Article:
28 March 2023 8:30 AM GMT
Declining to display indulgence and exercising its jurisdiction under Article 226 of the Constitution, the Jammu and Kashmir and Ladakh High Court recently observed that the object of jurisdiction under Article 226 is the enforcement and not the establishment of right or title and hence a disputed question of fact cannot be investigated in a proceeding under Article 226 of...
Declining to display indulgence and exercising its jurisdiction under Article 226 of the Constitution, the Jammu and Kashmir and Ladakh High Court recently observed that the object of jurisdiction under Article 226 is the enforcement and not the establishment of right or title and hence a disputed question of fact cannot be investigated in a proceeding under Article 226 of the Constitution.
Justice Javed Iqbal Wani made this important reiteration while hearing a plea in terms of which the petitioner had assailed an order issued by the respondents in terms of which his tenancy with respect to a shop had been terminated.
In his plea the petitioner submitted that he had been allotted a shop by the respondents in 2001. After occupying the shop the petitioner claims he came to know that the allottees/firms had been paying half of the rent which the petitioner was paying.
As a consequence, the petitioner claims he submitted representations before the respondents for constitution of Rent Assessment Committee but the said representations were not considered by the respondents and apprehending forcible eviction from the rented premises at the hands of the respondents, the petitioner obtained status-quo order.
The petitioner further submitted that it was during this period that a Rent Assessment Committee constituted by the respondents asked the petitioner to pay Rs.1,000 per month as tentative rent besides depositing 85,000 on account of rental.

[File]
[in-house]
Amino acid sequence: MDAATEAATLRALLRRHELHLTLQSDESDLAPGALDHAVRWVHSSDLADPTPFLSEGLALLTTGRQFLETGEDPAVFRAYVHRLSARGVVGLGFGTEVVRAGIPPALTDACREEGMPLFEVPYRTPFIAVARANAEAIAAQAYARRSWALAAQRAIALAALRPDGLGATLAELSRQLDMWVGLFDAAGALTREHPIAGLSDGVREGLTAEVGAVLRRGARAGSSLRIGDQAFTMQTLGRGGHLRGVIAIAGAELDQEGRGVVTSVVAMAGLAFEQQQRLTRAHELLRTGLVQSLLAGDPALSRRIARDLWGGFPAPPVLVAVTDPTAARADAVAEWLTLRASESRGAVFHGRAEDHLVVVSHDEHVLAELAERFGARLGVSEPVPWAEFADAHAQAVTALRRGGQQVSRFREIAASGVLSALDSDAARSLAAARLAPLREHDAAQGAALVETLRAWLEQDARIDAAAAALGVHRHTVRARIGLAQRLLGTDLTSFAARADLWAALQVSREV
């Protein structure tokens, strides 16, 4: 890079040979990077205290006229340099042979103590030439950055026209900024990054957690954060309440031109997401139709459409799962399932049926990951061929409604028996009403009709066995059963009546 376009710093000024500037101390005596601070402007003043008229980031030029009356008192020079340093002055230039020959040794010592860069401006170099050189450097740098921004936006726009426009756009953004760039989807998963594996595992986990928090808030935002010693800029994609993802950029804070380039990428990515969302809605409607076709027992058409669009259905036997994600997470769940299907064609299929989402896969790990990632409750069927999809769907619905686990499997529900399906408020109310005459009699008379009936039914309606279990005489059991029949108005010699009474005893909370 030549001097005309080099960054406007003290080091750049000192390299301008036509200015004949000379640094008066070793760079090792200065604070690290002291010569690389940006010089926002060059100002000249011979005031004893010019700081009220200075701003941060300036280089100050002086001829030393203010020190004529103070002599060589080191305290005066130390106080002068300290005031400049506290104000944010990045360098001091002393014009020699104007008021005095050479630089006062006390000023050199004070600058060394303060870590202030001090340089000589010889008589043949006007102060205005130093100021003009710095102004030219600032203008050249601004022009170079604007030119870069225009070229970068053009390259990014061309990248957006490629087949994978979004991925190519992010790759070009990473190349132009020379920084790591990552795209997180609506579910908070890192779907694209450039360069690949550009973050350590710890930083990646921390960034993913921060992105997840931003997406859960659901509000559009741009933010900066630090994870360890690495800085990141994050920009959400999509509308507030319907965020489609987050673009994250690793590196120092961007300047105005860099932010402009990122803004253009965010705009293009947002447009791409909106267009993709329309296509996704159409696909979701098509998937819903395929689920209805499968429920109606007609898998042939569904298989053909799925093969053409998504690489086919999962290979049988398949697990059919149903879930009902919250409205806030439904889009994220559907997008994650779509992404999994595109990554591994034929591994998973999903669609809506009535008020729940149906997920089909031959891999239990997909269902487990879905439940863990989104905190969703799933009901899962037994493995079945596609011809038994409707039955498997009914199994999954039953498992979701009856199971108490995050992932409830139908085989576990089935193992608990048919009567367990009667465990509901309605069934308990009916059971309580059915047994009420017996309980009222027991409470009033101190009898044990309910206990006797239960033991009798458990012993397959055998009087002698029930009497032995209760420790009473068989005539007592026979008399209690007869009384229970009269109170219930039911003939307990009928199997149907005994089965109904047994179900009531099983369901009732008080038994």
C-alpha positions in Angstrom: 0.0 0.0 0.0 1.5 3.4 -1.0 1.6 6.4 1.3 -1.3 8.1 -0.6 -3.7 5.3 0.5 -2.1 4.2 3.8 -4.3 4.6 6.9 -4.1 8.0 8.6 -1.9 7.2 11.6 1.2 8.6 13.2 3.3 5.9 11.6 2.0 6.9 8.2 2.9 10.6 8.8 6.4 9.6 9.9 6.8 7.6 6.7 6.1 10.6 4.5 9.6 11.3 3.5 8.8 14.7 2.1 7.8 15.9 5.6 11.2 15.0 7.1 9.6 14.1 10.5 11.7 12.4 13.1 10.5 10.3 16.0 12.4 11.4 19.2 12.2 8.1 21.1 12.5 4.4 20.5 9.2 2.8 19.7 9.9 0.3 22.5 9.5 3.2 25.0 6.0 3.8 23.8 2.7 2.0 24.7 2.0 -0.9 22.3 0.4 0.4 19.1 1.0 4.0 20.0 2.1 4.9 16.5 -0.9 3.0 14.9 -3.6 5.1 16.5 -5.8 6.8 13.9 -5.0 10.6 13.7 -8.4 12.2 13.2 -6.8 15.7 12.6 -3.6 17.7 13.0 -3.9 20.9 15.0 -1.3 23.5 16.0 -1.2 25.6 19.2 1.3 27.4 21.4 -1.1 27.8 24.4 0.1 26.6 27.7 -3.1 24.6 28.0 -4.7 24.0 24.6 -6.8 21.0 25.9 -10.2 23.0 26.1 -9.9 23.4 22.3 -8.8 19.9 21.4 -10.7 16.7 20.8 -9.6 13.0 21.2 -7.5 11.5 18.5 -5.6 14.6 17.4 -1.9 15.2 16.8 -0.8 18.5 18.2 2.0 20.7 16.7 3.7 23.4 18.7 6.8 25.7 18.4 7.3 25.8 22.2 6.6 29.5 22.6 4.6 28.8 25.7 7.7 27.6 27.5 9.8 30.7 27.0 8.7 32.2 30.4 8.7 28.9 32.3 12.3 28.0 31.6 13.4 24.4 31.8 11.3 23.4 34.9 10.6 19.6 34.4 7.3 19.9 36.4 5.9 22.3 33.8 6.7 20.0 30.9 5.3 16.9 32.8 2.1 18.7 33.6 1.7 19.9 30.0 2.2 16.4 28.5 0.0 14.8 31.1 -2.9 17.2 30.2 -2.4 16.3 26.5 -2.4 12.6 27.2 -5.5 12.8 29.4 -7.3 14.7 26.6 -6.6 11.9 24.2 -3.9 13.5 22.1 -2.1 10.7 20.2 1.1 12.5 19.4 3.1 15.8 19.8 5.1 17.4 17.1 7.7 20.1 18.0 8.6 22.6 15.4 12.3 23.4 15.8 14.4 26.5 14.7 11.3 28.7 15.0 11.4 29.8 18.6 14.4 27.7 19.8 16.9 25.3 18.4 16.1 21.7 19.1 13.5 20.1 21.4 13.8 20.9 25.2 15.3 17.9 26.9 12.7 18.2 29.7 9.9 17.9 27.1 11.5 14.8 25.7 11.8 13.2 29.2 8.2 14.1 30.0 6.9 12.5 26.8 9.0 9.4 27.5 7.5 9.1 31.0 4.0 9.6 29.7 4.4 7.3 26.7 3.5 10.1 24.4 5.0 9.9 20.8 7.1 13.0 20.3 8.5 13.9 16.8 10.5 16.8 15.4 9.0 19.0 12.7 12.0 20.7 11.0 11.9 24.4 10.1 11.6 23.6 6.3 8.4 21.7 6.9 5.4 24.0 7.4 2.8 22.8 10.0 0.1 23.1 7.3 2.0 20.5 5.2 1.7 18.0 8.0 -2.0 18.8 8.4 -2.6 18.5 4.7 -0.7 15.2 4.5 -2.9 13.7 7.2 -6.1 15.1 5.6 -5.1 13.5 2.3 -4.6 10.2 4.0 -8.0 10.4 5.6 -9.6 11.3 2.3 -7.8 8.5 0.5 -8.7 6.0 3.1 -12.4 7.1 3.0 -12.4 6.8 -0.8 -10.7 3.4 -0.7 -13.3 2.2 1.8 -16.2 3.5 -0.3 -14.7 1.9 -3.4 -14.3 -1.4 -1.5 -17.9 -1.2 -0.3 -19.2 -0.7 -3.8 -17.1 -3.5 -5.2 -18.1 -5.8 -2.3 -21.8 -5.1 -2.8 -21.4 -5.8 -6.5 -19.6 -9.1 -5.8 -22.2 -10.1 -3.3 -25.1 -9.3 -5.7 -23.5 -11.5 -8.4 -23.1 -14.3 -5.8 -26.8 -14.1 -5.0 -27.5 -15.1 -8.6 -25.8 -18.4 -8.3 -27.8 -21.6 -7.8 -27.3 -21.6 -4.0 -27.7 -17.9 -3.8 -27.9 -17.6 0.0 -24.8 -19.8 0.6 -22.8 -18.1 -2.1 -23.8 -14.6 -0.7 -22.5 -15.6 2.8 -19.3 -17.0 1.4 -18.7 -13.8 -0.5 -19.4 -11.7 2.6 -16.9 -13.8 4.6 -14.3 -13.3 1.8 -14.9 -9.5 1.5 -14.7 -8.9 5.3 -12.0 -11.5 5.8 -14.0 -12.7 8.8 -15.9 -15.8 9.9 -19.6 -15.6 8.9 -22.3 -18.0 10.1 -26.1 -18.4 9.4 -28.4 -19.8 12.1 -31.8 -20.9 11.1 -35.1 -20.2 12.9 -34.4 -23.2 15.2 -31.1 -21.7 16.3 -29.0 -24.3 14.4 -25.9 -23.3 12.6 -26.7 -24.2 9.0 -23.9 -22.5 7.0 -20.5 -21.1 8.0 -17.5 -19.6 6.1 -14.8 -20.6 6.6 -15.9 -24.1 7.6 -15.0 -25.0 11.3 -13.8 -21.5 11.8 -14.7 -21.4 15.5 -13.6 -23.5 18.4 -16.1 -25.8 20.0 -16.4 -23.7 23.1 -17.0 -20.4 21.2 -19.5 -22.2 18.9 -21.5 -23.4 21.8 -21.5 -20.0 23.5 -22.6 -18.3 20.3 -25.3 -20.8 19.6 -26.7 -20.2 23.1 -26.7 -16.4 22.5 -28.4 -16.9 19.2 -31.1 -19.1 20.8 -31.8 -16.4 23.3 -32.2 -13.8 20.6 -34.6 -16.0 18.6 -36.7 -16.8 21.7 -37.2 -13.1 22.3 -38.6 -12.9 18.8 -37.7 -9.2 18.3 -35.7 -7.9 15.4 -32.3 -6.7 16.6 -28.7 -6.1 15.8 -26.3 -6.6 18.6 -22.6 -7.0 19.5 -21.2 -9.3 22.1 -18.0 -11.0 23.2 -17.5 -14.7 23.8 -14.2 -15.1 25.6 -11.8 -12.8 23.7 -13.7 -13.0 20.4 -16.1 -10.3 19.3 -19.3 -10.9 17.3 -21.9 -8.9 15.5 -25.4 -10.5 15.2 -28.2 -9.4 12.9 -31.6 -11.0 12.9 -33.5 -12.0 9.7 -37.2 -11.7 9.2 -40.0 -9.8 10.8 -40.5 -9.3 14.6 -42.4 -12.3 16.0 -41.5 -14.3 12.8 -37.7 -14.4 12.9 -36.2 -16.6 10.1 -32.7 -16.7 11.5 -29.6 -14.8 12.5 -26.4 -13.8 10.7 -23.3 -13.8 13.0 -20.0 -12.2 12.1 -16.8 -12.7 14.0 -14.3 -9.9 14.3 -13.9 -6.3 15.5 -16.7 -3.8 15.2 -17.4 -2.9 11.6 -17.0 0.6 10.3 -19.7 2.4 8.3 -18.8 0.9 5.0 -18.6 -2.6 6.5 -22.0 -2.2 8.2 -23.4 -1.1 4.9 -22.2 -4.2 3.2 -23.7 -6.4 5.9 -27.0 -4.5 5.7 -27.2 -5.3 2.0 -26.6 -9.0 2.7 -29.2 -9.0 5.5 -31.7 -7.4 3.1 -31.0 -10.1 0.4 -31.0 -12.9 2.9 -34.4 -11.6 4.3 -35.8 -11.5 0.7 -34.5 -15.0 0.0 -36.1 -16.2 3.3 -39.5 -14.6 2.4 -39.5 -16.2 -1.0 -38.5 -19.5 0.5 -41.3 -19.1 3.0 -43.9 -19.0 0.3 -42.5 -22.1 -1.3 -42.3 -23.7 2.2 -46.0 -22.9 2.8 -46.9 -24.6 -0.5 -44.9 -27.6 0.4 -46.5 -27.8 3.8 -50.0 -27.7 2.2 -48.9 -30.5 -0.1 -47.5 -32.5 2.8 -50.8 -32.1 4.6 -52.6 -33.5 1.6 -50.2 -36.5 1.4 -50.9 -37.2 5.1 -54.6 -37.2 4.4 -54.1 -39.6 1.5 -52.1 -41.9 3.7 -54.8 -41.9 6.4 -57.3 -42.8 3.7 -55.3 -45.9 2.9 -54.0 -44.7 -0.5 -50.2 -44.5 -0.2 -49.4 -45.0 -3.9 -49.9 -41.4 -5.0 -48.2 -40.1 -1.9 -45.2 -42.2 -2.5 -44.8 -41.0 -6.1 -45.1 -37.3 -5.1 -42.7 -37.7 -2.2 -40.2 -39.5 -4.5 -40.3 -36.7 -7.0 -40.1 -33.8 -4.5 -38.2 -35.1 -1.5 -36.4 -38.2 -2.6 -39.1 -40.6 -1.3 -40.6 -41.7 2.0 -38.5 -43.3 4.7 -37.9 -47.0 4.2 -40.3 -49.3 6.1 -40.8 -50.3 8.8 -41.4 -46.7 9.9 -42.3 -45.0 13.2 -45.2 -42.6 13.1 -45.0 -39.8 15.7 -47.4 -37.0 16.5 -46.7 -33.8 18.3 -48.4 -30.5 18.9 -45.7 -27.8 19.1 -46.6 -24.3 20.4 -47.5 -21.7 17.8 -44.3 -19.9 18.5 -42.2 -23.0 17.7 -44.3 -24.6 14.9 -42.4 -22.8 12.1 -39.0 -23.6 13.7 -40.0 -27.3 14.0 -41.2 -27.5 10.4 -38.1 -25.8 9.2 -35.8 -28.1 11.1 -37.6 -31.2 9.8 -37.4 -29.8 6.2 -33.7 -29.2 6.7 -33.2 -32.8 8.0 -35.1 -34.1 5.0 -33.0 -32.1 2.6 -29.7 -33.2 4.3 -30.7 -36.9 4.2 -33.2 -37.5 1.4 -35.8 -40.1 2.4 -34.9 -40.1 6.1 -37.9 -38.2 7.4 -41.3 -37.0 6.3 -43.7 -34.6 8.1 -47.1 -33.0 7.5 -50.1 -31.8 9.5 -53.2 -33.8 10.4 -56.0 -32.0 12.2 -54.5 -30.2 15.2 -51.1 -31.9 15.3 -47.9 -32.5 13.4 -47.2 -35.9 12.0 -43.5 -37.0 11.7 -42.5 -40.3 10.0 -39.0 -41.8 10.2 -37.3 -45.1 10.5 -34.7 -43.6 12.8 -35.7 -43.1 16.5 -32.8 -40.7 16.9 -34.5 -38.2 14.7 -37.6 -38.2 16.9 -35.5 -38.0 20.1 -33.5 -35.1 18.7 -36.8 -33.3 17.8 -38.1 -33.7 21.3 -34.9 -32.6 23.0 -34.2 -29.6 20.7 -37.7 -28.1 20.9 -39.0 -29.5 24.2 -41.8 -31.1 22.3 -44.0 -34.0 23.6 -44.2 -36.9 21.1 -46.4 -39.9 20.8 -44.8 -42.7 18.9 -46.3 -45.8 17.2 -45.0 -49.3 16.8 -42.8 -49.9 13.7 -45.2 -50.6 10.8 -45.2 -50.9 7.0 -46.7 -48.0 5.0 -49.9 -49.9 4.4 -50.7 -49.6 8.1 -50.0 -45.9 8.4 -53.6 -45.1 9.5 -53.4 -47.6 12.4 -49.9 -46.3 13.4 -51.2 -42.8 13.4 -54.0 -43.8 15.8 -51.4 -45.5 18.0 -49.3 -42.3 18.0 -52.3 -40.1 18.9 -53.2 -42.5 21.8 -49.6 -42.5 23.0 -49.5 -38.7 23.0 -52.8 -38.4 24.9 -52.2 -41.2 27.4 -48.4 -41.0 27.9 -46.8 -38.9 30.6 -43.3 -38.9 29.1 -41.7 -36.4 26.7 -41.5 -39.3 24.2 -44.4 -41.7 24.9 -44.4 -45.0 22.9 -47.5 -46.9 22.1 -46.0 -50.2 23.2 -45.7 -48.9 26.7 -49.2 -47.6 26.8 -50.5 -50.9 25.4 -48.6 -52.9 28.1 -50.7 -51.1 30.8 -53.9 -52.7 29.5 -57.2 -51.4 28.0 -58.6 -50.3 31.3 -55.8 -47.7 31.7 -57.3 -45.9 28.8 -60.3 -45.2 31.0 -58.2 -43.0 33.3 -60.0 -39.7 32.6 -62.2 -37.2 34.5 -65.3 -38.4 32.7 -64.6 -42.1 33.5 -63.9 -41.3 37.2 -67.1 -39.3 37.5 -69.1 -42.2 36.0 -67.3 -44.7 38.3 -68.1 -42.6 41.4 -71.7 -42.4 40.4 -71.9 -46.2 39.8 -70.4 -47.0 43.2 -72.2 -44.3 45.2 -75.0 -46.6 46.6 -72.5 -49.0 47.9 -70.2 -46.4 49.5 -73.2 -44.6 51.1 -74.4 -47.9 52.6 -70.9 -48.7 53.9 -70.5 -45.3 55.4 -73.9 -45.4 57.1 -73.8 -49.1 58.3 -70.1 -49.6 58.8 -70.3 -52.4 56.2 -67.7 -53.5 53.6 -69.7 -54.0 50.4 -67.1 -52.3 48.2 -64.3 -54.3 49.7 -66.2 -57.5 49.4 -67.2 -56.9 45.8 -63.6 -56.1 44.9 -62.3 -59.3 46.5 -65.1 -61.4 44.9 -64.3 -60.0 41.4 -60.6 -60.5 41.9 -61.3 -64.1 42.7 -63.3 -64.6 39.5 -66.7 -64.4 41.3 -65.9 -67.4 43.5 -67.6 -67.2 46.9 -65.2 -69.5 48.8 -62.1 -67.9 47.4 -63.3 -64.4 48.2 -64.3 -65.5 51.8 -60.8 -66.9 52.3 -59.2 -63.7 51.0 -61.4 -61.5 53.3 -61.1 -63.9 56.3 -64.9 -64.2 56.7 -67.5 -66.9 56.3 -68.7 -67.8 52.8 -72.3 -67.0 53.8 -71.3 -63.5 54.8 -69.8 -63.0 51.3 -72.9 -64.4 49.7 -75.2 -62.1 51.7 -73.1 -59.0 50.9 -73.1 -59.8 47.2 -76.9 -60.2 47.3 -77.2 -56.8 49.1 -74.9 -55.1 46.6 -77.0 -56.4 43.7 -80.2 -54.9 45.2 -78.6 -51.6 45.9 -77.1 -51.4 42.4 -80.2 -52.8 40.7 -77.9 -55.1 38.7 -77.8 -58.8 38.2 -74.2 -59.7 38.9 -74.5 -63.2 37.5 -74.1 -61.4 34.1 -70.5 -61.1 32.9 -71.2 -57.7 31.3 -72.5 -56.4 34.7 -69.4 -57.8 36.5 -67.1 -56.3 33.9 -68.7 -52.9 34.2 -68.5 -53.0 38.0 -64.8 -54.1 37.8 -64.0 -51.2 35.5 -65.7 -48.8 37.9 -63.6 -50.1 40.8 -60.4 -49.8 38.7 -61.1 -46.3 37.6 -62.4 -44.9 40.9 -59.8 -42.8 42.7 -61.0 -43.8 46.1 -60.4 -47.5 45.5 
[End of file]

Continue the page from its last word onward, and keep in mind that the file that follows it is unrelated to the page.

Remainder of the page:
Despite paying the same, the petitioner claimed that respondent was calling upon him to liquidate an outstanding amount of Rs 2 lakh and vacate the premise.
Challenging the eviction order the petitioner submitted that in view of the statutory and legal relationship of tenancy existing between the petitioner and the respondents and without following the procedure prescribed by law, said tenancy could not be terminated in terms of the impugned order as the same otherwise also is violative of Article 14 and 21 of the Constitution.
Per contra, respondents submitted that the Shop had been allotted initially to the petitioner for a period of six months, however the petitioner did not pay regular rentals in respect of the premises as per the statement drawn by respondent. The term of allotment of the petitioner in respect to the premises had not been extended beyond six months and also that the petitioner failed to pay rentals to the respondents and instead chose to file a petition and obtained an order of status-qua therein, on the basis of which the petitioner continued in illegal and unauthorized occupation of the premises for 17 years as against six months allotted period, the respondents countered.
Considering the disputed factual contentions raised by the rival parties, Justice Wani observed that the jurisdiction under Article 226 is discretionary in nature and though no limits can be placed upon that discretion yet it has to be exercised alongwith recognized lines and subject to certain self imposed limitations.
"One of the such self imposed limitations is when a right claimed by the petitioner would require a detailed examination of evidence and is not capable of being established in proceedings under Article 226 of the Constitution as the object of jurisdiction under Article 226 is the enforcement and not the establishment of right or title", the bench underscored.
Observing that the said beaten law on the subject is also attracted in cases of mixed questions of fact and law, the bench maintained that in general a disputed question of fact is not investigated in a proceeding under Article 226 of the Constitution.
Pointing out to the complicated and disputed questions of fact in so far as retention of his allotted premises after the expiry of period of six months stipulated in the order of allotment, the payment/non-payment of rentals of the premises and to the issue of subletting of the premises by the petitioner are concerned, the bench observed that the said disputed question being complicated cannot appropriately be adjudicated upon by it in exercise of discretionary jurisdiction under Article 226.
Resultantly, the petition was dismissed.
Case Title: Zahid Hussain Jan Vs State of J&K
Citation: 2023 LiveLaw (JKL) 67
Counsel For Petitioner: Mr Ateeb Kant.
Counsel For Respondent: Mr Faheem Shah GA
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